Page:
Ending the kinds of offshore abuses revealed by the Panama Papers scandal requires a global solution led by the United States and Europe, a report released today by Nobel Prize-winning economist Joseph Stiglitz and Swiss anti-corruption expert Mark Pieth says.
The 25-page report, “Overcoming the Shadow Economy,” argues that, as “economic leaders,” the U.S. and the European Union “have an obligation to force financial centers to comply with global transparency standards.”
The U.S. and EU have shown they have the tools to stem the flow of dirty money in the fight against terrorism, but have failed to use these same anti-money-laundering tools as forcefully in the fight against financial corruption and tax dodging, the report says.
“Secrecy has to be attacked globally – offshore and onshore,” the report says. “There can be no places to hide.”
The new report is an outgrowth of the pair’s initial work on a study committee appointed by the Panamanian government in response to a series of news stories by ICIJ and more than 100 media partners. The media partnership’s Panama Papers investigation revealed the inner workings of Mossack Fonseca, a law firm headquartered in Panama that has helped create offshore structures used by world leaders, wealthy individuals, drug lords and financial fraudsters.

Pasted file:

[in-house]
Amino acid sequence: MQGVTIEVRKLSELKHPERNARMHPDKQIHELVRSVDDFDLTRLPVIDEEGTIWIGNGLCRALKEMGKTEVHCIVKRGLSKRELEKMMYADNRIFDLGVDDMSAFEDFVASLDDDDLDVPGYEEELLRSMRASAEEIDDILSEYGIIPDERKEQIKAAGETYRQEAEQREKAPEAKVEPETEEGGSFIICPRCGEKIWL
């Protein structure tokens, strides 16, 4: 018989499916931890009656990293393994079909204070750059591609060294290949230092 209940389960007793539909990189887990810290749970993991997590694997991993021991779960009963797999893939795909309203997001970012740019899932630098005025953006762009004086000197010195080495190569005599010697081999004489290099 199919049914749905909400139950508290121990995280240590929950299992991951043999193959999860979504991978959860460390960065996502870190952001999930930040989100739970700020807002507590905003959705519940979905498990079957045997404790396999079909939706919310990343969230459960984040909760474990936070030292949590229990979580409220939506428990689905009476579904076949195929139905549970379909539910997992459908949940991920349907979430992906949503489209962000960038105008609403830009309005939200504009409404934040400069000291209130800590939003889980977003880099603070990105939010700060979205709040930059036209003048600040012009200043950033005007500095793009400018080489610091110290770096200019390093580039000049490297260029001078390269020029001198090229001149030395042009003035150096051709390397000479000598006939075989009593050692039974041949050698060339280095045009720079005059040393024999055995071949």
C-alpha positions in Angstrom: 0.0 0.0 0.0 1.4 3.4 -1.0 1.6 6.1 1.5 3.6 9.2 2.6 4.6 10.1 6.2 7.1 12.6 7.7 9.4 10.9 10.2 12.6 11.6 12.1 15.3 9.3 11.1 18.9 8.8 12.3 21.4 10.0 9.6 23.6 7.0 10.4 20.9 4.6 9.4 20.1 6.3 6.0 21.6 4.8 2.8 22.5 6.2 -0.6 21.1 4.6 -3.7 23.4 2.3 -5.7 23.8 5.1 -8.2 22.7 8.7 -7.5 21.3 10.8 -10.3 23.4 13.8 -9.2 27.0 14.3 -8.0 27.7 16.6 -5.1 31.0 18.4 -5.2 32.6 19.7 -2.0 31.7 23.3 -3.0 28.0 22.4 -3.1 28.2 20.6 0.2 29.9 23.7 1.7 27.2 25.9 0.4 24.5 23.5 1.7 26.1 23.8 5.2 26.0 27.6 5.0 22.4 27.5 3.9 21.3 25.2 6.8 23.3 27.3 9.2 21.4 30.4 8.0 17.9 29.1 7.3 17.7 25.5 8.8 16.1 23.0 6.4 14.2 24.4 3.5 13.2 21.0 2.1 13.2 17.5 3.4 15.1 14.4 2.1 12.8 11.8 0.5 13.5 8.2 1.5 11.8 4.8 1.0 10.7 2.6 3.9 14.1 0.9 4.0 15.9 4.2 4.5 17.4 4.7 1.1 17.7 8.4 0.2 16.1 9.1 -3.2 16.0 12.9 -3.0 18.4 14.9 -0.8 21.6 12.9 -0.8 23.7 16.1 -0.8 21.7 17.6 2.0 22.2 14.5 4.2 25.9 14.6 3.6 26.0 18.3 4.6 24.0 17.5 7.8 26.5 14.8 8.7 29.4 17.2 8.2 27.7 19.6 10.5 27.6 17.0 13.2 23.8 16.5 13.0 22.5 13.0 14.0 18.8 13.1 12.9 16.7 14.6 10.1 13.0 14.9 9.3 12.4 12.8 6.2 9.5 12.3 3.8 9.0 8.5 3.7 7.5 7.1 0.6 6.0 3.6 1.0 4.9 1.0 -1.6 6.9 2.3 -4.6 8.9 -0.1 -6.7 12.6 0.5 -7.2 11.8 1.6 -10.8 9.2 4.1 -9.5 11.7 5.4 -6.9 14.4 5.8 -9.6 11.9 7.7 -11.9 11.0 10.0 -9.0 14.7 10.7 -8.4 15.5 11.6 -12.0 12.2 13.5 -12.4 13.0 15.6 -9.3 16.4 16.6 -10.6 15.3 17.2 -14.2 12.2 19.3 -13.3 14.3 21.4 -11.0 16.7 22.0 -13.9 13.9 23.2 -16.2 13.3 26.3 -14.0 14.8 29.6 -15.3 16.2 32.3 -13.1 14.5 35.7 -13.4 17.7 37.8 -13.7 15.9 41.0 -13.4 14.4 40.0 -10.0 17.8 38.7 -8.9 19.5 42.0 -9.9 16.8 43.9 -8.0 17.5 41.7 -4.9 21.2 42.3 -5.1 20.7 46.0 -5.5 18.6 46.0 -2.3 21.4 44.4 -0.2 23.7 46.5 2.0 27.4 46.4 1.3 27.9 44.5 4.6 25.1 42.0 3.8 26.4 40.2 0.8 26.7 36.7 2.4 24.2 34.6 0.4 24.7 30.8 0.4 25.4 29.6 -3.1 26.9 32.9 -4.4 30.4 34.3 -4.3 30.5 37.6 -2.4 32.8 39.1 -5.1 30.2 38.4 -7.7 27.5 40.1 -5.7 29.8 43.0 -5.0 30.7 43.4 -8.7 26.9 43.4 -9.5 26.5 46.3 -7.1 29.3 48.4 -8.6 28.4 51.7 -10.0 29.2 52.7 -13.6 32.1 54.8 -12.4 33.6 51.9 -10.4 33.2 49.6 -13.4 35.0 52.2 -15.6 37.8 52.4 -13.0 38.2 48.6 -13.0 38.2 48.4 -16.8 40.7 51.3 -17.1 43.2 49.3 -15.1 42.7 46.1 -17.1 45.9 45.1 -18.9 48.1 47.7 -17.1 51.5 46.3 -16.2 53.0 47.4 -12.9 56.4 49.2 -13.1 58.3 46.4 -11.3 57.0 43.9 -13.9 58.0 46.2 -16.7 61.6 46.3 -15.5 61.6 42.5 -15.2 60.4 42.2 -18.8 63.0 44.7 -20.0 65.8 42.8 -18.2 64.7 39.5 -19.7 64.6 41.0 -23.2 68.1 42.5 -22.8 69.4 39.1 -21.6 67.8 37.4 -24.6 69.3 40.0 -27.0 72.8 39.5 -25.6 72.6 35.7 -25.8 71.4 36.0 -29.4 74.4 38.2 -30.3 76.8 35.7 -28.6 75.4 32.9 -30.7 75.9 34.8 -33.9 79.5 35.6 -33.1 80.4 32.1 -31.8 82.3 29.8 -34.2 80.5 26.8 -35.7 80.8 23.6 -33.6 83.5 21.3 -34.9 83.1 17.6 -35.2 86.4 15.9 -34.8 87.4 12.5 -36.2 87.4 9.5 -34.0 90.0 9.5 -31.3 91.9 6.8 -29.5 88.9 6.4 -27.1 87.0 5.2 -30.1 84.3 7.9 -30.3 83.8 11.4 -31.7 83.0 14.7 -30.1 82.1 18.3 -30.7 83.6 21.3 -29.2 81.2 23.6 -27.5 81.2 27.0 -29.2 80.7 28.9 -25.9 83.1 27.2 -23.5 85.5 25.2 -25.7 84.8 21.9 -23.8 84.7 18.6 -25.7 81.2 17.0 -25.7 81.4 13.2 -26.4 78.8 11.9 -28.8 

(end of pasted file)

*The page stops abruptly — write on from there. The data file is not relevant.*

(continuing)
Stiglitz and Pieth resigned from the Panamanian government committee in August, saying that government officials had refused to assure the panel it had full independence to investigate and make its findings public. The government blamed their resignations over “internal differences” on the committee.